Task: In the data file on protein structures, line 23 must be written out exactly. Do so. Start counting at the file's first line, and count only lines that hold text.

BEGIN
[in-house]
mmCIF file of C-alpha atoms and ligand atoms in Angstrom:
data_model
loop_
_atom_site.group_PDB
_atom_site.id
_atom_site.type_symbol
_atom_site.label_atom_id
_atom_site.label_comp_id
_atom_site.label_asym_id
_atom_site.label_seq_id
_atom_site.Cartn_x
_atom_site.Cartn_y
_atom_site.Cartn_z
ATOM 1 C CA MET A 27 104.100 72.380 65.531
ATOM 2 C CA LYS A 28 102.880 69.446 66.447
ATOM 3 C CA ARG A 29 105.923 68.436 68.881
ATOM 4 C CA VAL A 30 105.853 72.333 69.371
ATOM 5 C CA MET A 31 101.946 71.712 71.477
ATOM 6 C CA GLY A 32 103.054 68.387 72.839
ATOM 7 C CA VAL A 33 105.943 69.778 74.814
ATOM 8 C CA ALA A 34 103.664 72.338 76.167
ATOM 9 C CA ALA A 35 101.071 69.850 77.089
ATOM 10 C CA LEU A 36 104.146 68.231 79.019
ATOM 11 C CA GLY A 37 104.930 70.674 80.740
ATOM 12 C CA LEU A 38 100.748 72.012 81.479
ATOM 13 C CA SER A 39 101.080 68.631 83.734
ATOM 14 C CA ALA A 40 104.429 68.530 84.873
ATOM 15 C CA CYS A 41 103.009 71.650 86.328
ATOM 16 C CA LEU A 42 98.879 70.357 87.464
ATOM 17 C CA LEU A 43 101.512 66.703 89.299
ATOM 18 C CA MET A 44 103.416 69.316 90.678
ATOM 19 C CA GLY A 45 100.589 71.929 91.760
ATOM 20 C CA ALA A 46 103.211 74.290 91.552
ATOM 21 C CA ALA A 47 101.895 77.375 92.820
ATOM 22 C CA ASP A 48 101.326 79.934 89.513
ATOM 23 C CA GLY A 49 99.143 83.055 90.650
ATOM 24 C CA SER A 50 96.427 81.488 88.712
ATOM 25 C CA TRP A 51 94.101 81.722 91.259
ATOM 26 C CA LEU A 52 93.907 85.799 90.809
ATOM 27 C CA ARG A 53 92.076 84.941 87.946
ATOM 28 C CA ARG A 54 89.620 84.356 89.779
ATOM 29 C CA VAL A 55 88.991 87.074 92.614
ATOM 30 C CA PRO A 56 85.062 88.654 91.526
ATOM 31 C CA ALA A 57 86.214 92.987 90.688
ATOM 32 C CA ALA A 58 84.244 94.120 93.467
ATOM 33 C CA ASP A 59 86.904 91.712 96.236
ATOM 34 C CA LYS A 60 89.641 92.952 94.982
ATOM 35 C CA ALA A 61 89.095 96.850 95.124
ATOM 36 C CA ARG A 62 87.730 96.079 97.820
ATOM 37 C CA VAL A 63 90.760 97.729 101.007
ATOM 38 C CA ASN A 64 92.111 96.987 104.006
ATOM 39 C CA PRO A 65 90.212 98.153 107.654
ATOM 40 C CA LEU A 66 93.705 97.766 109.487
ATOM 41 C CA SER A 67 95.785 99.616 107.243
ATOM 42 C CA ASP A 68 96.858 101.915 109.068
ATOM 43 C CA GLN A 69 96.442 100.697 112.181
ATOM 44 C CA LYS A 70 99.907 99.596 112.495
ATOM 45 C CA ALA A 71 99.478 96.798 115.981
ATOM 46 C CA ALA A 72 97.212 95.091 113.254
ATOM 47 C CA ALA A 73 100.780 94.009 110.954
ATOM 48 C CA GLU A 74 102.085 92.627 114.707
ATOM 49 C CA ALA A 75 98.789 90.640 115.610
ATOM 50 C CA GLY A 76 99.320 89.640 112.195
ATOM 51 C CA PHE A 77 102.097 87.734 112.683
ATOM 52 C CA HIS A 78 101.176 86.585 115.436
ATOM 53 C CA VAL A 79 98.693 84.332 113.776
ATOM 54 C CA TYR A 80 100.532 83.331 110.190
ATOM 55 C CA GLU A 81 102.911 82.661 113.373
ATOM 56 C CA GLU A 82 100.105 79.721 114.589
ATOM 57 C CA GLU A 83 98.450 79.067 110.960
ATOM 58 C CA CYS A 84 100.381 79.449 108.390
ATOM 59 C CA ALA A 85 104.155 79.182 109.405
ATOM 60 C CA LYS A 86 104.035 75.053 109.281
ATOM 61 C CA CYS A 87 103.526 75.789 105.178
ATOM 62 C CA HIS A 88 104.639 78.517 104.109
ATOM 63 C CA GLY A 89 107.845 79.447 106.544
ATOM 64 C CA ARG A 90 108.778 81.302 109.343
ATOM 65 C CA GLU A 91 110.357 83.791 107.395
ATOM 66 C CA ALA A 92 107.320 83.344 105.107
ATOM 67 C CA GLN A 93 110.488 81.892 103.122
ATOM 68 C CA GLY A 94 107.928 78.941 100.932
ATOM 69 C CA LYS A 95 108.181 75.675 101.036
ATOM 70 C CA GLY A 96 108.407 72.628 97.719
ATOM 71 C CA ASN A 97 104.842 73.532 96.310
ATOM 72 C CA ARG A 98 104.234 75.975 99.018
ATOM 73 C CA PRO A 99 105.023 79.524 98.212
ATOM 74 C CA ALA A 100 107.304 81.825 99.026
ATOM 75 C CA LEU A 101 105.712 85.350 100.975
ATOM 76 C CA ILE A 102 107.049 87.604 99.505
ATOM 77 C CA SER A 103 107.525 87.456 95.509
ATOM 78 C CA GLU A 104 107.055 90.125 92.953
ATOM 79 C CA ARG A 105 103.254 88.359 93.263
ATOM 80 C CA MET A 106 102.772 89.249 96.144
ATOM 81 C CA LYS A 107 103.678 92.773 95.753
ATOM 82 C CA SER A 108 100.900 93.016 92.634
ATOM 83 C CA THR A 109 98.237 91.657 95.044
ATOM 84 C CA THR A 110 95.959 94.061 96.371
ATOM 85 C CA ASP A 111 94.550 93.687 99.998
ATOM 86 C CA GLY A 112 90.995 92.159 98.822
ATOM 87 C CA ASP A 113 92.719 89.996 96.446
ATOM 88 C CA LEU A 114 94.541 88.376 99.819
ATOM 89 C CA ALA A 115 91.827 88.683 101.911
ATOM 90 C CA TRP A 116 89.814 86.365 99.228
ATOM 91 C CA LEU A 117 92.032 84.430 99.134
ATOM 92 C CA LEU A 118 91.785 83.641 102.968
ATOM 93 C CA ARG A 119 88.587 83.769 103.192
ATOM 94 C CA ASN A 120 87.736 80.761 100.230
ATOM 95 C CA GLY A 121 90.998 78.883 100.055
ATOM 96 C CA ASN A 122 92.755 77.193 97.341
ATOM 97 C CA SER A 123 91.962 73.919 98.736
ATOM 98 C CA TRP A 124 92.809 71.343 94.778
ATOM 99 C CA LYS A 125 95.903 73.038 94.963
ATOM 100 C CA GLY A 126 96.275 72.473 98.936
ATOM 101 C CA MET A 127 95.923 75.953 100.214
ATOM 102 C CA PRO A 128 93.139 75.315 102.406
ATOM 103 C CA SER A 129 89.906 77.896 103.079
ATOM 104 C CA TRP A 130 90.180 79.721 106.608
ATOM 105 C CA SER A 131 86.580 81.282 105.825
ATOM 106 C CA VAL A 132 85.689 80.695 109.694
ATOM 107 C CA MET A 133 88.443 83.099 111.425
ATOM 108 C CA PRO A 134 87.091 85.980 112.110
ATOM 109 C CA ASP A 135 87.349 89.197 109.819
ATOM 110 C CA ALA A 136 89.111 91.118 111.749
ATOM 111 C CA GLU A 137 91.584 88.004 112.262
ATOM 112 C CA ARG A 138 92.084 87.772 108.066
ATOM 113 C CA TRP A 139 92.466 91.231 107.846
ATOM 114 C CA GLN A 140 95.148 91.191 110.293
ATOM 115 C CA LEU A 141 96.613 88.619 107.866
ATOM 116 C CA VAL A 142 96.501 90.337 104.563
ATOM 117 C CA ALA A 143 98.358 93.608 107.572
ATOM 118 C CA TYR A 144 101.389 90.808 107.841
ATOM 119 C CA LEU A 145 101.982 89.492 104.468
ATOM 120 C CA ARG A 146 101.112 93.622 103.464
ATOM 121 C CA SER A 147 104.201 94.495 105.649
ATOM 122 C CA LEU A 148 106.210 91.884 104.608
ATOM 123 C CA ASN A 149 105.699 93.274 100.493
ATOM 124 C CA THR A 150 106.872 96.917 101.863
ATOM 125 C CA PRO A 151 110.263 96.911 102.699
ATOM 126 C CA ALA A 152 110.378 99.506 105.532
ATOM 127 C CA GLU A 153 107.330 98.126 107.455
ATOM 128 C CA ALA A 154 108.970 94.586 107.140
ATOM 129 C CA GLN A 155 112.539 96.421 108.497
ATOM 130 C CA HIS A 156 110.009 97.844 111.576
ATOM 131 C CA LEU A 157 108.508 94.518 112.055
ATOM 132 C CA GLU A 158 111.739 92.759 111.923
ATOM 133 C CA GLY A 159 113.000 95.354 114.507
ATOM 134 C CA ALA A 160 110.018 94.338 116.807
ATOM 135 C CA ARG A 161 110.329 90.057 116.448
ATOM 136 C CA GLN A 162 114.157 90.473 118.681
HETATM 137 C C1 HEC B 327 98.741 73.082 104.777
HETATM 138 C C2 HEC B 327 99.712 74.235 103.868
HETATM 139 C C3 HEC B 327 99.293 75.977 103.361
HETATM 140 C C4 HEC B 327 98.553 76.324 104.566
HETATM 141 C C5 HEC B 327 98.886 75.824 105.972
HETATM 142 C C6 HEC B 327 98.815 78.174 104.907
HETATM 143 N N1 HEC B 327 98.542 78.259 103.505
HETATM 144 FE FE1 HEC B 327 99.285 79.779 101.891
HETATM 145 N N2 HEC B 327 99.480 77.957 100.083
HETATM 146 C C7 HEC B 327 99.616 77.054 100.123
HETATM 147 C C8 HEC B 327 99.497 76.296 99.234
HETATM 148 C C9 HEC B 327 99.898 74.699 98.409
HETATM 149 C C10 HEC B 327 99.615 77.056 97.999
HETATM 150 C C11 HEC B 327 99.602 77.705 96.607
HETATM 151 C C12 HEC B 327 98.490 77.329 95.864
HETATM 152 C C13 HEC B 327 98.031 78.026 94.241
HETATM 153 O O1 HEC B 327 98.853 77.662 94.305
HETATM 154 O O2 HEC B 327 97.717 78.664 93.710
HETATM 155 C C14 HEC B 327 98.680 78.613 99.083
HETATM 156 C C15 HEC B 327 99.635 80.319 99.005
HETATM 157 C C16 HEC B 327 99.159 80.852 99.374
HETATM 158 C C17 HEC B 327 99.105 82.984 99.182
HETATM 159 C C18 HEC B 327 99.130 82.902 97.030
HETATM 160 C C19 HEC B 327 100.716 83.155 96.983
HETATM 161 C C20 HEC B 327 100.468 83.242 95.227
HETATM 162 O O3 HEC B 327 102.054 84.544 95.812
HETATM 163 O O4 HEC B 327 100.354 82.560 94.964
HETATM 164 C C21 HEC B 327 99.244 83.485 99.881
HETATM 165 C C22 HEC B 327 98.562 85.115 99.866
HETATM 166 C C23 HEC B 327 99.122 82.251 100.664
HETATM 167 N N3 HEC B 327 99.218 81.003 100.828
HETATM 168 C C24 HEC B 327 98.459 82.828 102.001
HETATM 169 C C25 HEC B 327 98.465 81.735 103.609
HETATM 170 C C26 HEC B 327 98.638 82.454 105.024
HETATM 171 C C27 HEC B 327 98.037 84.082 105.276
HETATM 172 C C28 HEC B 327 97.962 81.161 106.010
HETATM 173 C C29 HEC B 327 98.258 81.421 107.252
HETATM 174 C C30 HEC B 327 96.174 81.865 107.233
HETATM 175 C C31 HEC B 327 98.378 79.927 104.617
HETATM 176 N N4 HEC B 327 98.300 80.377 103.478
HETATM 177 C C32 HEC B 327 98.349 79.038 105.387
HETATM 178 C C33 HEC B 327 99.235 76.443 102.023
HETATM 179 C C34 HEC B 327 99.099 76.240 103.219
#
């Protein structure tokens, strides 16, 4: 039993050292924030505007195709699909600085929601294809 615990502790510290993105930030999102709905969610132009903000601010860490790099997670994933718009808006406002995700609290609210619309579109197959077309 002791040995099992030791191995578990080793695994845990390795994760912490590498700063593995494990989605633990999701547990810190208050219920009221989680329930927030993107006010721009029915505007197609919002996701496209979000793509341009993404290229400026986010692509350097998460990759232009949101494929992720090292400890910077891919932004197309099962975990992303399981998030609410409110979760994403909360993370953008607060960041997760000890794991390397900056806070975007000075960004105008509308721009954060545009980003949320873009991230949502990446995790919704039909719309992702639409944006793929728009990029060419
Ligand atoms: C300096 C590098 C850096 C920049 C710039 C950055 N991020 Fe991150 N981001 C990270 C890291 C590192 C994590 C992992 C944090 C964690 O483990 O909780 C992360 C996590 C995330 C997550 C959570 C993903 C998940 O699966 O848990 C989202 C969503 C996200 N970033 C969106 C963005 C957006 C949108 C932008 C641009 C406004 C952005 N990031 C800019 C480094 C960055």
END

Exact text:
ATOM 9 C CA ALA A 35 101.071 69.850 77.089